Today’s Actions

Wellhead cover off

The braided line is connected to the body of the wellpump, and ensures that it does not fall to the bottom of the hole if the PEX tubing and wiring break.  Read on to learn more. Read more

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2017 Year in Review – 2018 Goals

2017 Year in Review | Lessons Learned in Primal Woods and on the Homestead

Sawyers chalked up some impressive numbers year-on-year, and maple syruping went well in general.  Also, work on ensuring that folks searching on-line for the products and services we offer could actually find us, was greatly enhanced by doing a significant amount of search engine optimization (SEO) work on the website.  And we learned at a rapid pace.  On the Homestead, we continued to improve the infrastructure, specifically in and under the house, and did a much better job of sourcing our food locally.  So what could possibly have gone wrong?  Plenty as it turns out, and that is really where the opportunities lie.  Let’s have a look.

Primal Woods 2017 year in review

What went well, what did not go well; 2017

Read more

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Homestead Maintenance Planning

maintenance planning MRC (Maintenance Requirement Card)

First 2 pages of an atypical Navy maintenance planning MRC (Maintenance Requirement Card)

The Need for Maintenance Planning

On the homestead, and in the Primal Woods business, there are a lot of “moving parts,” literally, and figuratively.  Of course some of the required maintenance is more important, some less, but choosing to do a particular planned maintenance task, or not, should be a conscious decision.  It’s “okay” to choose not to perform a particular task, or not to do maintenance planning at all, so long as a person is willing to accept the associated cost:benefit trade-offs and consequences.  And I will note; a state of “resilience” is difficult to attain without maintenance plannning and execution.

In response to my recently well-documented failures to perform some required maintenance, Central Boiler Heat Exchanger Maintenance for example, I went about looking for some sort of free “app” or program that might support my maintenance planning efforts.  No such luck.  I found a lot of work order planning tools, some with free versions, most overly complex, with functionality I don’t need at this stage, and none that I thought would meet my needs at low cost, i.e. no cost.  So, I am going about doing it the “old fashioned way,” the “Navy way,” and developing a maintenance planning system, or Planned Maintenance System (PMS) as it was in the Navy back in the day, maybe it still is, for the Homestead and Primal Woods.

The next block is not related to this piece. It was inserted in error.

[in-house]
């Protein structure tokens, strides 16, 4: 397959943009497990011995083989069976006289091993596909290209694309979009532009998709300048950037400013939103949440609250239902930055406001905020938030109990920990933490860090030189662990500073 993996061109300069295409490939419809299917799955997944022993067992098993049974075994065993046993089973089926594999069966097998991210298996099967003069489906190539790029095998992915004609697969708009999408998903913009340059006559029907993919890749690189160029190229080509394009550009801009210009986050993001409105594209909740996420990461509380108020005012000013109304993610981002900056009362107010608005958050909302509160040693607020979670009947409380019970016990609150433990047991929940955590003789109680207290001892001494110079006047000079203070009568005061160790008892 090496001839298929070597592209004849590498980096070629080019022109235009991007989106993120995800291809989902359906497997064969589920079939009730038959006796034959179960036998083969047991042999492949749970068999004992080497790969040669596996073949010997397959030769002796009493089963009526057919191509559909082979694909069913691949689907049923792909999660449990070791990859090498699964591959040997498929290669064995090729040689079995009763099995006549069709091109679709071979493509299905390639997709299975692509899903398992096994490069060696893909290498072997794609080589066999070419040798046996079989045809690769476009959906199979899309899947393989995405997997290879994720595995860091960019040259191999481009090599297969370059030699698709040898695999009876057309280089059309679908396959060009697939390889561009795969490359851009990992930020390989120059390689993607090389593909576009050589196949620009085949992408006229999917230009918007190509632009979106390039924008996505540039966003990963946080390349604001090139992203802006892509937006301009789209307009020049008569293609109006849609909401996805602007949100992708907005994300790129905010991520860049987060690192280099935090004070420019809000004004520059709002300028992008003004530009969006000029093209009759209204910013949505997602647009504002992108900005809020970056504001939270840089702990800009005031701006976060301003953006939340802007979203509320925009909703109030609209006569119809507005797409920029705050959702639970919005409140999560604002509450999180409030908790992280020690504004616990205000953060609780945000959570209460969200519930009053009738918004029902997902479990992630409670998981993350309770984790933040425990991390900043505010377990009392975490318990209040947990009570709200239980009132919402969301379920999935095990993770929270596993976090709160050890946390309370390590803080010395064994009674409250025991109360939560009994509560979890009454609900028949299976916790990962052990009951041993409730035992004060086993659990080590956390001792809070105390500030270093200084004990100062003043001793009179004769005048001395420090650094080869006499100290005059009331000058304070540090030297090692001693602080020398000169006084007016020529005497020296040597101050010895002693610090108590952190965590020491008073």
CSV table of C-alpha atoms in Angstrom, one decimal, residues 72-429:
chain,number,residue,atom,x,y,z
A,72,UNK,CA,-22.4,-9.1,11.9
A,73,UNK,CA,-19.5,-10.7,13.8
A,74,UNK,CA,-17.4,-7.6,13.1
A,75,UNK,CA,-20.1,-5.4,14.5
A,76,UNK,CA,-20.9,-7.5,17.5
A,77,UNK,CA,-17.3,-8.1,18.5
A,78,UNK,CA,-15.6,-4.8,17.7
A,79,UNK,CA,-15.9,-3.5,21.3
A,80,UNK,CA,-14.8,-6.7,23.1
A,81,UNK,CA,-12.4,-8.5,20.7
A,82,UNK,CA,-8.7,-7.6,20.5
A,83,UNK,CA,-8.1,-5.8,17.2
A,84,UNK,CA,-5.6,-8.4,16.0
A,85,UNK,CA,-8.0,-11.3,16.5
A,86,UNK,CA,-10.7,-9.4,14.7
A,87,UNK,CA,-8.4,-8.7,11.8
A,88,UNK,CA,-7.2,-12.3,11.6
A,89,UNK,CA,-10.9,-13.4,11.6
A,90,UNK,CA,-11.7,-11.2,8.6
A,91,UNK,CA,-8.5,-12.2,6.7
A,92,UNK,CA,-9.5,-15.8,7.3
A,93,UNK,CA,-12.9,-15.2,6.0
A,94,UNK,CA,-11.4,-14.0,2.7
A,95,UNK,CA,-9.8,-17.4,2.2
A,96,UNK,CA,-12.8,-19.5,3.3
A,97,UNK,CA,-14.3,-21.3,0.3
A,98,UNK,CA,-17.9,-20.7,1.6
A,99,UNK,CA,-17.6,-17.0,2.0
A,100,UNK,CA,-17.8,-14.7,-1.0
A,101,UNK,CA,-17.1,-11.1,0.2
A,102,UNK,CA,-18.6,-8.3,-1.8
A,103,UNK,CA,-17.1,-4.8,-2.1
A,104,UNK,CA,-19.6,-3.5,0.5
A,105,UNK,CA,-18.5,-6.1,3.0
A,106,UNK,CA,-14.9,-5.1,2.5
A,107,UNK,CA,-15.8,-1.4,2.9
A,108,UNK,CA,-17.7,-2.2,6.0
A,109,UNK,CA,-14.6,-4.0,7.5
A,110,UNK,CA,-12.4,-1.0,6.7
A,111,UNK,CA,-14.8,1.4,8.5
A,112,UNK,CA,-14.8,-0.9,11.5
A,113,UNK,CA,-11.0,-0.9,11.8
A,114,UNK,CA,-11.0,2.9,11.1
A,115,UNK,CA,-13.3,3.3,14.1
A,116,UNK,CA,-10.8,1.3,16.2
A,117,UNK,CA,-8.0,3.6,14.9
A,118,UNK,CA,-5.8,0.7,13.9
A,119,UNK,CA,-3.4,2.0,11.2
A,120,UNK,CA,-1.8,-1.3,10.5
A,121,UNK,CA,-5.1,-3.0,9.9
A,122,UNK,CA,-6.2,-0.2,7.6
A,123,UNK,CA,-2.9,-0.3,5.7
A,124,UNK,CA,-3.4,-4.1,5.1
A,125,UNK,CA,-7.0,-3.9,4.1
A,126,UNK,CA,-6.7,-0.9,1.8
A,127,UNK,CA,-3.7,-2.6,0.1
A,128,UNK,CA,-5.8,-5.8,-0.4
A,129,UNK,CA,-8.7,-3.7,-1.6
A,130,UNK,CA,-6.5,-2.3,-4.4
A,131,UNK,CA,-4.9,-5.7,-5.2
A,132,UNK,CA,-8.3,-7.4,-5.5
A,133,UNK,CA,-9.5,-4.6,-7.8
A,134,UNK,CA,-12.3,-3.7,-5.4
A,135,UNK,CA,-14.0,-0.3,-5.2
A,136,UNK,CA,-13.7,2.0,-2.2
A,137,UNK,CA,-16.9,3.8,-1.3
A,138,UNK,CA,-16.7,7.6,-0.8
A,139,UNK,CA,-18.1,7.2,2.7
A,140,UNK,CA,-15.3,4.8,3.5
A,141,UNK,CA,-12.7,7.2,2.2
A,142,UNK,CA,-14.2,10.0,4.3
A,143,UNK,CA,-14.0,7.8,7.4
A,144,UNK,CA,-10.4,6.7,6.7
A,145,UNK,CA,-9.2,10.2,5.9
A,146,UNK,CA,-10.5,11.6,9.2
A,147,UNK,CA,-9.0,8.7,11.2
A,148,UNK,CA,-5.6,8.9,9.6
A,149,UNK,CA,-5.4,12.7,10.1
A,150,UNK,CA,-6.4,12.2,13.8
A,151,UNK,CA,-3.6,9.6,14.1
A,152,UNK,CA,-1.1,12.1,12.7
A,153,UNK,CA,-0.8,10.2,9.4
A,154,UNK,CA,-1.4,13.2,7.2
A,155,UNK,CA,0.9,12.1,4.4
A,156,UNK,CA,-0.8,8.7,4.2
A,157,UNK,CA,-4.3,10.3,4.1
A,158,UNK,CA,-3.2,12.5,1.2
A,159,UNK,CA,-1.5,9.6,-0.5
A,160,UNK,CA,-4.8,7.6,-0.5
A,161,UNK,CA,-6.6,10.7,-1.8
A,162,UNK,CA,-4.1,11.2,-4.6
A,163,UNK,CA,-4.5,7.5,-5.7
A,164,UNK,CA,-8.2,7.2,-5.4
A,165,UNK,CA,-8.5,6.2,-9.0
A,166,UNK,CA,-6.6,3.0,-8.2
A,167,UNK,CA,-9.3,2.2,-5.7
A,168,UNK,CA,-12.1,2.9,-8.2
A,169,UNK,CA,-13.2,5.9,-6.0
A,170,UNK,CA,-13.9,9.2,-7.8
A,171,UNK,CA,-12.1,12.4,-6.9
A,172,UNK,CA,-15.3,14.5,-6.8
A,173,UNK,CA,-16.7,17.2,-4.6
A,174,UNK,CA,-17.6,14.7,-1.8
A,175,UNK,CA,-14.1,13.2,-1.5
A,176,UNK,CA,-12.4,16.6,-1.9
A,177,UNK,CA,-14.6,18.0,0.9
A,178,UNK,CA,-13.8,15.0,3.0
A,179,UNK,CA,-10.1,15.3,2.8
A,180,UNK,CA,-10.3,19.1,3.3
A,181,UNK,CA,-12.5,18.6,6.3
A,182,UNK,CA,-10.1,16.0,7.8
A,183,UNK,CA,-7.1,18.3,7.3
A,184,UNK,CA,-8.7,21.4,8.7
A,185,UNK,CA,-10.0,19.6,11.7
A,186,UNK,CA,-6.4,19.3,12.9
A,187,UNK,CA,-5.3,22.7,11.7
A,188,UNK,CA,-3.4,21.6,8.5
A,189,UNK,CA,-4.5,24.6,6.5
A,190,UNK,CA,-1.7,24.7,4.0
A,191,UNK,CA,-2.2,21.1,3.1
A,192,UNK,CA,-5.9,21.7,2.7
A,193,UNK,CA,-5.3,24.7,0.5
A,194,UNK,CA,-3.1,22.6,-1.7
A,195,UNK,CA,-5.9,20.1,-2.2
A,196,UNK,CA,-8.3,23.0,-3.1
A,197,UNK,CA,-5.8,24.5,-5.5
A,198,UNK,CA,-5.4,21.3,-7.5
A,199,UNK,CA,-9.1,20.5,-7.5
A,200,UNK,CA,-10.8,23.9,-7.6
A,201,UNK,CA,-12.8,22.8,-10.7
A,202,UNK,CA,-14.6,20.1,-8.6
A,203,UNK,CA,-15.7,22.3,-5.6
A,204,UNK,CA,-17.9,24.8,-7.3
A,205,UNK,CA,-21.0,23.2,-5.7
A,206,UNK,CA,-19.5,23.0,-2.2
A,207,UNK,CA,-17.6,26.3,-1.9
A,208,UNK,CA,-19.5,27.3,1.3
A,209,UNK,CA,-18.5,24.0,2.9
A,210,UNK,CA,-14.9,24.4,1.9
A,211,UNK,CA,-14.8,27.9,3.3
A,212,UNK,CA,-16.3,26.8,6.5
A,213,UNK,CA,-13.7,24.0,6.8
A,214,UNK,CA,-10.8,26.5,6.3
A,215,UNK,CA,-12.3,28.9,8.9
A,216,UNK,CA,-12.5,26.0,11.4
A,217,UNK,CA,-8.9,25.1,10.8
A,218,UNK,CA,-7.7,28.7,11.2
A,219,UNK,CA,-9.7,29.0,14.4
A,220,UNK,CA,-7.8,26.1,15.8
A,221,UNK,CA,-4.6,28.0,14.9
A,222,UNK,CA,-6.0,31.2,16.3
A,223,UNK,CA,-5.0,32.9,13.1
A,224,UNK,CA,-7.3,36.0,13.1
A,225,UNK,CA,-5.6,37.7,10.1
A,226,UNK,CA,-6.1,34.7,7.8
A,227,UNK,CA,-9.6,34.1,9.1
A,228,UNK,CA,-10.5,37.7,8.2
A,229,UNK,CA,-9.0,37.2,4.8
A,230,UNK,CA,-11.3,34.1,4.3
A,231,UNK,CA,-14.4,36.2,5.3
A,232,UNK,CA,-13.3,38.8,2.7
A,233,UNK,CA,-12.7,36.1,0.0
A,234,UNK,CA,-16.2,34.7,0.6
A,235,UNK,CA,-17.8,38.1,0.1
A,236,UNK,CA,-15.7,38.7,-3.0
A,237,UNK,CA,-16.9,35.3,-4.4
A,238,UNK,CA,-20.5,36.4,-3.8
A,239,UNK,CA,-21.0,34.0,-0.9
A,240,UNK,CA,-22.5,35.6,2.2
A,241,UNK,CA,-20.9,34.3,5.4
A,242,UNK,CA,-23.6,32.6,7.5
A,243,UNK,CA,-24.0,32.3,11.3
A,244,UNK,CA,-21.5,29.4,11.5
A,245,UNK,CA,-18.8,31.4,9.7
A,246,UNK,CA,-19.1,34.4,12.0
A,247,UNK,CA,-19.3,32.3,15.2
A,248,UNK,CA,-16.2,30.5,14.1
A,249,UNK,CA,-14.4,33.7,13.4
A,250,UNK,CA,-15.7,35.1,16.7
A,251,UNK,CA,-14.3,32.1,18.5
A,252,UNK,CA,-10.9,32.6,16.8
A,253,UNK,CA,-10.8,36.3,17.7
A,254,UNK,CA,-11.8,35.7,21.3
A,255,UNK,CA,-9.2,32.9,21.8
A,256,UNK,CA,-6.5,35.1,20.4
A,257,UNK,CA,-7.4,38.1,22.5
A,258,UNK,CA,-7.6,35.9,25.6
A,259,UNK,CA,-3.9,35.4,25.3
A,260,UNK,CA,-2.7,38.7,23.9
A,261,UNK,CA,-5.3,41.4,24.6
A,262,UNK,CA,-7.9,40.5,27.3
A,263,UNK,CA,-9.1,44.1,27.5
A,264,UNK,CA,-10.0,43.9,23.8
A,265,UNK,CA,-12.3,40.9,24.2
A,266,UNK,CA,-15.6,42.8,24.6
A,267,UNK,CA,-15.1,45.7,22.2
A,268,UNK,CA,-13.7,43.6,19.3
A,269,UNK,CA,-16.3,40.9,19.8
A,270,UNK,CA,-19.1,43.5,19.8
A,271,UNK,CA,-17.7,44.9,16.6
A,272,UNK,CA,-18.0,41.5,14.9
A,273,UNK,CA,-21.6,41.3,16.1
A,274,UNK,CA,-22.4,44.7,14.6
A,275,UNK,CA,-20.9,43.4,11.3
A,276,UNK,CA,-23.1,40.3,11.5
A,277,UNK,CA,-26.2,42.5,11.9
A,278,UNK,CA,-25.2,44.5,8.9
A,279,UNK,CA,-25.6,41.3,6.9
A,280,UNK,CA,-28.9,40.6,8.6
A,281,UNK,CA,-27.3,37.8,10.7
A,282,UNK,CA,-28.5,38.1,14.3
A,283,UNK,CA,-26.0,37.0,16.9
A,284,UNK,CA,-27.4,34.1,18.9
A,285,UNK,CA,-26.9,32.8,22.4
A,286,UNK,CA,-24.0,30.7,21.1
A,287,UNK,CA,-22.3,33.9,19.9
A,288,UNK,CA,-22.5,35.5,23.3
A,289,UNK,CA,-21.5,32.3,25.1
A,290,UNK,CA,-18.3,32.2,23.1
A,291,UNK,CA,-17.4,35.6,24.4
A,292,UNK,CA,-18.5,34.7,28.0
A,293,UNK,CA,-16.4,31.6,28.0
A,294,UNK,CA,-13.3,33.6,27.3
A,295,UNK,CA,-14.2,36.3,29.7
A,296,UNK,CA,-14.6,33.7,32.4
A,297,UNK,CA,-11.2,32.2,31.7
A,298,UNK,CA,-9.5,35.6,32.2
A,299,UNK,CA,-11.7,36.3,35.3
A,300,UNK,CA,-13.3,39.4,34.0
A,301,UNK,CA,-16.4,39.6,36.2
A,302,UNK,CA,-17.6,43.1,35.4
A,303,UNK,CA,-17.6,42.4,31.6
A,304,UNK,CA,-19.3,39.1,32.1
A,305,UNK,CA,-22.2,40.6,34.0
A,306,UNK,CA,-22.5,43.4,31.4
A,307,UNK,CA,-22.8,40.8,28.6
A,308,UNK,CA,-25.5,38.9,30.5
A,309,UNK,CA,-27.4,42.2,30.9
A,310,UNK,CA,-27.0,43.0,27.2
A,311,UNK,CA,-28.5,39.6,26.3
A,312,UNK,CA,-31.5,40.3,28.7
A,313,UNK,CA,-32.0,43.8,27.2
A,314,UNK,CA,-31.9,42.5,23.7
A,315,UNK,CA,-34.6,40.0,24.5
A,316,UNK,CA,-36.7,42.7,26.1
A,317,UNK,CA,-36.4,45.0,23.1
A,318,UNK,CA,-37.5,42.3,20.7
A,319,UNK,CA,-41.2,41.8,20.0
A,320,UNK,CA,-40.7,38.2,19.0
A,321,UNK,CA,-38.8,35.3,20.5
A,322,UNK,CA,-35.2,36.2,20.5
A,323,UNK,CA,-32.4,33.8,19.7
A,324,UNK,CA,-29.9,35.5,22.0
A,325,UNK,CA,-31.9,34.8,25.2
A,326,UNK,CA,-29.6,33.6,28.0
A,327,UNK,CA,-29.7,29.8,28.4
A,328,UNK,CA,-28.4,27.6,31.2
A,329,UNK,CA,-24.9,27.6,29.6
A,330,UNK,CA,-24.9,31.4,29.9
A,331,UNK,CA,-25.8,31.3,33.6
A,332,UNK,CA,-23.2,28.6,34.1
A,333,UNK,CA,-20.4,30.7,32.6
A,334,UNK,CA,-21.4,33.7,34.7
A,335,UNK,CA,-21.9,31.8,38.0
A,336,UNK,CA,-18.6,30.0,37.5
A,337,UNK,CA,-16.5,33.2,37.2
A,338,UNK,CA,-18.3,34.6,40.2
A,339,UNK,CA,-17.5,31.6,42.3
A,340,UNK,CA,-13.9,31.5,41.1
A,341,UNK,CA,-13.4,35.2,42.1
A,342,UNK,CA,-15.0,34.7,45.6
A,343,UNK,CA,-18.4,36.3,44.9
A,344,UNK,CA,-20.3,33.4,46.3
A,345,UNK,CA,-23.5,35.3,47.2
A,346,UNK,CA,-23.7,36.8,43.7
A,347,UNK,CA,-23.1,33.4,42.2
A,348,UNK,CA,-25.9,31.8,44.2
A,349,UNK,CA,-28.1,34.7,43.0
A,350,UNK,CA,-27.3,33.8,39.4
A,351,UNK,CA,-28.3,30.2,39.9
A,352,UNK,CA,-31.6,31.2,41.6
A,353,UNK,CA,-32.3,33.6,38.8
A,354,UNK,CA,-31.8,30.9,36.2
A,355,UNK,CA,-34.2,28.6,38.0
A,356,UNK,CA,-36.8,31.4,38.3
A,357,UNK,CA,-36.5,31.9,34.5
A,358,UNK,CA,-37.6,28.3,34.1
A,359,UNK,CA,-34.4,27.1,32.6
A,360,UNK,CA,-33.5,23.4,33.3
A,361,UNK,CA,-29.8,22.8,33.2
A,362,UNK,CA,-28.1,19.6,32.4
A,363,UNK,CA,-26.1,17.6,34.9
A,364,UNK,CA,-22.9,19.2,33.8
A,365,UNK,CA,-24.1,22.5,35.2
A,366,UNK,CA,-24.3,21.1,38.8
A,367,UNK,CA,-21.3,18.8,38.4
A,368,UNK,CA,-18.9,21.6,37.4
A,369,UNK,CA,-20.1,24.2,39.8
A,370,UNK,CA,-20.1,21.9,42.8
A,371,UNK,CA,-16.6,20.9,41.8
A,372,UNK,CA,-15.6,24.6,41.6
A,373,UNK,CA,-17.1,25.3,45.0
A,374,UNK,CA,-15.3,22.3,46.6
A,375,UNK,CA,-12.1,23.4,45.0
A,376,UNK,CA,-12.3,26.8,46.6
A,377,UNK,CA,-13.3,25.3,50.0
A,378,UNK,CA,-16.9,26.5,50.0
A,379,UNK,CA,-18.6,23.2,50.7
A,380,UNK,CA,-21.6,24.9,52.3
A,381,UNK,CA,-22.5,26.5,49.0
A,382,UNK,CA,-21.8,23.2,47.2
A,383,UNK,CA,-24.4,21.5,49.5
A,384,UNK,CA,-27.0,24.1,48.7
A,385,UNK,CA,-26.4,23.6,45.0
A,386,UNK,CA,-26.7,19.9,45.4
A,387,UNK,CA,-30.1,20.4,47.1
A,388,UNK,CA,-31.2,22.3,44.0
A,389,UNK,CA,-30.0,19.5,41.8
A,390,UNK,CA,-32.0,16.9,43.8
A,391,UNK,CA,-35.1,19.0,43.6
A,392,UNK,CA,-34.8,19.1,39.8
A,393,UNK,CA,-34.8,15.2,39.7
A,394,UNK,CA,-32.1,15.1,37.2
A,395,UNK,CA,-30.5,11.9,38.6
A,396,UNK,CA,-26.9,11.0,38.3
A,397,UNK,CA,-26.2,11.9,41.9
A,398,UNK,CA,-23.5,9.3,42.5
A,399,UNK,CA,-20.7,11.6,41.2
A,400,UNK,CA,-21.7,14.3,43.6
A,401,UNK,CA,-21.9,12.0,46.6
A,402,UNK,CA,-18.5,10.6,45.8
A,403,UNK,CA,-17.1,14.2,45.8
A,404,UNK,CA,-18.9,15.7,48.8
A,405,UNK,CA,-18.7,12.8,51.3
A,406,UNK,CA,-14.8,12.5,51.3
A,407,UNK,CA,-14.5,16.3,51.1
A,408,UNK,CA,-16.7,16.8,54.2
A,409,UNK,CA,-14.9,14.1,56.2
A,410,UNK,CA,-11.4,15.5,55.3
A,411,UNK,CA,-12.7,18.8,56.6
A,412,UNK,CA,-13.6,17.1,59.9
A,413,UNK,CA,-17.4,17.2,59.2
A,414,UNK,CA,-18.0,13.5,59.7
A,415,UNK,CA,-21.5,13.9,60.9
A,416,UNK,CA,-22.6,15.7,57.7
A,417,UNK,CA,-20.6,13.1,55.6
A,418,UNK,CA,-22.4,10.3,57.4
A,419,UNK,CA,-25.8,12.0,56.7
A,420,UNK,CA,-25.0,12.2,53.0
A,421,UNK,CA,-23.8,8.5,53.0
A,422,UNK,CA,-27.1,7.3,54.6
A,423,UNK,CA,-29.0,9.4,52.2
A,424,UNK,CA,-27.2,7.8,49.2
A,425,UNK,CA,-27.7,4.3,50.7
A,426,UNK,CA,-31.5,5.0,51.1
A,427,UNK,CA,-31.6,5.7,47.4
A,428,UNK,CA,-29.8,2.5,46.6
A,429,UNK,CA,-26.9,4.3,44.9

Maintenance Planning: Free and Easy

Well, maybe not easy, but cheap for sure.  I am simply starting with a spreadsheet, and the various equipment manuals that we have around us, either as hard copies, or as digital downloads.  And, I’m not trying to pull all of this together at one time, it will come together in the ensuing weeks and months, as I pull out a manual to do maintenance, or as I encounter of breakdown.

Maintenance Planning spreadsheet for the Homestead at Primal Woods

Maintenance Planning spreadsheet for the Homestead at Primal Woods

Let me just point out a few things relating to the structure of the spreadsheet, which itself will be improved as experiences informs change.

Columns:  The first two I am using to categorize and subcategorize the tasks.  You could do more or less of this, but I enjoy some way of sorting and filtering maintenance planning items.  Column C contains labels for the various dates, and the individual task descriptions.  Column D and beyond, the Week Number and date range within which particular tasks will come due.  I have come to prefer the European-style Calendar Week approach for maintenance planning; I don’t need daily resolution on this calendar, but I want something a bit more precise than monthly or quarterly.